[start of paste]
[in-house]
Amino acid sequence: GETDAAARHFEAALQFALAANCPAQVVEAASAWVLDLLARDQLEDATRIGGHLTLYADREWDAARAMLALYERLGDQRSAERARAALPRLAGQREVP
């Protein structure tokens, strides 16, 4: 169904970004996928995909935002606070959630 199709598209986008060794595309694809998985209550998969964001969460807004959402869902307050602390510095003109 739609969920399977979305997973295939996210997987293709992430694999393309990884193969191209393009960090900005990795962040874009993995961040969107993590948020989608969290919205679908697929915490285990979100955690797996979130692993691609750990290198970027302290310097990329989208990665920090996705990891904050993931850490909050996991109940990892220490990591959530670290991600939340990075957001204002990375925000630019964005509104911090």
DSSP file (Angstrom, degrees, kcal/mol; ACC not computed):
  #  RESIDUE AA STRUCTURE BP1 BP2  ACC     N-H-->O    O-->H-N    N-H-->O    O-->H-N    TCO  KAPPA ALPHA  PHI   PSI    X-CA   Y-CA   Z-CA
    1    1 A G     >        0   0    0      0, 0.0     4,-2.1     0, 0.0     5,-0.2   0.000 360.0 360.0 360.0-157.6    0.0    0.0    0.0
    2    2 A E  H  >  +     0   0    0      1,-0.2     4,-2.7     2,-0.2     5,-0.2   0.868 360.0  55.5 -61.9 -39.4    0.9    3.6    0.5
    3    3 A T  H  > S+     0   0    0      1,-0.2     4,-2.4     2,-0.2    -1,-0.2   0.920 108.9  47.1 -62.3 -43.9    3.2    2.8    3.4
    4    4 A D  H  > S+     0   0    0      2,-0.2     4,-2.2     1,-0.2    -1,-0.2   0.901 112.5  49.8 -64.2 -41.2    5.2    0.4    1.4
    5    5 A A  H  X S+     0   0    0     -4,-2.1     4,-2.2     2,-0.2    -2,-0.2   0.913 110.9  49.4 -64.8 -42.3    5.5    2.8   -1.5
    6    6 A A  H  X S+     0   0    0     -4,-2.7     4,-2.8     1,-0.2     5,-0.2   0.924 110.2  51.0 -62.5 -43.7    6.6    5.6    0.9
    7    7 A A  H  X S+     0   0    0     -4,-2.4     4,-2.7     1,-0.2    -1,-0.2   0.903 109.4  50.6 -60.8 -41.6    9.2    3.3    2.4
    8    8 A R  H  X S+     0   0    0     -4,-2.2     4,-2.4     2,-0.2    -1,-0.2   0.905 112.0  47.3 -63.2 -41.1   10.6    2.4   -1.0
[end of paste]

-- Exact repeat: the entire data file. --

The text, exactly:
[in-house]
Amino acid sequence: GETDAAARHFEAALQFALAANCPAQVVEAASAWVLDLLARDQLEDATRIGGHLTLYADREWDAARAMLALYERLGDQRSAERARAALPRLAGQREVP
């Protein structure tokens, strides 16, 4: 169904970004996928995909935002606070959630 199709598209986008060794595309694809998985209550998969964001969460807004959402869902307050602390510095003109 739609969920399977979305997973295939996210997987293709992430694999393309990884193969191209393009960090900005990795962040874009993995961040969107993590948020989608969290919205679908697929915490285990979100955690797996979130692993691609750990290198970027302290310097990329989208990665920090996705990891904050993931850490909050996991109940990892220490990591959530670290991600939340990075957001204002990375925000630019964005509104911090």
DSSP file (Angstrom, degrees, kcal/mol; ACC not computed):
  #  RESIDUE AA STRUCTURE BP1 BP2  ACC     N-H-->O    O-->H-N    N-H-->O    O-->H-N    TCO  KAPPA ALPHA  PHI   PSI    X-CA   Y-CA   Z-CA
    1    1 A G     >        0   0    0      0, 0.0     4,-2.1     0, 0.0     5,-0.2   0.000 360.0 360.0 360.0-157.6    0.0    0.0    0.0
    2    2 A E  H  >  +     0   0    0      1,-0.2     4,-2.7     2,-0.2     5,-0.2   0.868 360.0  55.5 -61.9 -39.4    0.9    3.6    0.5
    3    3 A T  H  > S+     0   0    0      1,-0.2     4,-2.4     2,-0.2    -1,-0.2   0.920 108.9  47.1 -62.3 -43.9    3.2    2.8    3.4
    4    4 A D  H  > S+     0   0    0      2,-0.2     4,-2.2     1,-0.2    -1,-0.2   0.901 112.5  49.8 -64.2 -41.2    5.2    0.4    1.4
    5    5 A A  H  X S+     0   0    0     -4,-2.1     4,-2.2     2,-0.2    -2,-0.2   0.913 110.9  49.4 -64.8 -42.3    5.5    2.8   -1.5
    6    6 A A  H  X S+     0   0    0     -4,-2.7     4,-2.8     1,-0.2     5,-0.2   0.924 110.2  51.0 -62.5 -43.7    6.6    5.6    0.9
    7    7 A A  H  X S+     0   0    0     -4,-2.4     4,-2.7     1,-0.2    -1,-0.2   0.903 109.4  50.6 -60.8 -41.6    9.2    3.3    2.4
    8    8 A R  H  X S+     0   0    0     -4,-2.2     4,-2.4     2,-0.2    -1,-0.2   0.905 112.0  47.3 -63.2 -41.1   10.6    2.4   -1.0